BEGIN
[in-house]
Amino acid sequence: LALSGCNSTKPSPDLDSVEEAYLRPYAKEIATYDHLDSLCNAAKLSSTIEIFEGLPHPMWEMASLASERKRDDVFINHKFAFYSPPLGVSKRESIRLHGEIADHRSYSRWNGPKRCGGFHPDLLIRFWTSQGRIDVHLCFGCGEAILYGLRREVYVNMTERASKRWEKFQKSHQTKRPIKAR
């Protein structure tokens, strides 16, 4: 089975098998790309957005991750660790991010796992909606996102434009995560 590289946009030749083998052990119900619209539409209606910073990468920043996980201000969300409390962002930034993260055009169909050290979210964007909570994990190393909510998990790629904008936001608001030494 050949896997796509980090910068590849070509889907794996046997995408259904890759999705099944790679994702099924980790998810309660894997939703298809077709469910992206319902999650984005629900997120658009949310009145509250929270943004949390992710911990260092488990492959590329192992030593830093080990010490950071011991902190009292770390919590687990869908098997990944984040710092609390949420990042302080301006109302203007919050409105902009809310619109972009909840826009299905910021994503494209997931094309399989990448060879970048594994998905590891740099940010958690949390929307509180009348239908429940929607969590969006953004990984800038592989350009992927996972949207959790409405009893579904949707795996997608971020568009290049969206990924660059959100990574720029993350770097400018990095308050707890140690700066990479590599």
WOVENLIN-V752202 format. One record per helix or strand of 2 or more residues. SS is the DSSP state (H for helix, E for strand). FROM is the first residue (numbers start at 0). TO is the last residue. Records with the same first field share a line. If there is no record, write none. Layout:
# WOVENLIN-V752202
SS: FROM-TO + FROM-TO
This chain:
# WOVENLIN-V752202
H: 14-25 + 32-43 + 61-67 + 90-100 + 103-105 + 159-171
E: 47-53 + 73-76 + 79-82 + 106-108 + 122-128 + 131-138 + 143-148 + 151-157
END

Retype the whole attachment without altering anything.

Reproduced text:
[in-house]
Amino acid sequence: LALSGCNSTKPSPDLDSVEEAYLRPYAKEIATYDHLDSLCNAAKLSSTIEIFEGLPHPMWEMASLASERKRDDVFINHKFAFYSPPLGVSKRESIRLHGEIADHRSYSRWNGPKRCGGFHPDLLIRFWTSQGRIDVHLCFGCGEAILYGLRREVYVNMTERASKRWEKFQKSHQTKRPIKAR
């Protein structure tokens, strides 16, 4: 089975098998790309957005991750660790991010796992909606996102434009995560 590289946009030749083998052990119900619209539409209606910073990468920043996980201000969300409390962002930034993260055009169909050290979210964007909570994990190393909510998990790629904008936001608001030494 050949896997796509980090910068590849070509889907794996046997995408259904890759999705099944790679994702099924980790998810309660894997939703298809077709469910992206319902999650984005629900997120658009949310009145509250929270943004949390992710911990260092488990492959590329192992030593830093080990010490950071011991902190009292770390919590687990869908098997990944984040710092609390949420990042302080301006109302203007919050409105902009809310619109972009909840826009299905910021994503494209997931094309399989990448060879970048594994998905590891740099940010958690949390929307509180009348239908429940929607969590969006953004990984800038592989350009992927996972949207959790409405009893579904949707795996997608971020568009290049969206990924660059959100990574720029993350770097400018990095308050707890140690700066990479590599």
WOVENLIN-V752202 format. One record per helix or strand of 2 or more residues. SS is the DSSP state (H for helix, E for strand). FROM is the first residue (numbers start at 0). TO is the last residue. Records with the same first field share a line. If there is no record, write none. Layout:
# WOVENLIN-V752202
SS: FROM-TO + FROM-TO
This chain:
# WOVENLIN-V752202
H: 14-25 + 32-43 + 61-67 + 90-100 + 103-105 + 159-171
E: 47-53 + 73-76 + 79-82 + 106-108 + 122-128 + 131-138 + 143-148 + 151-157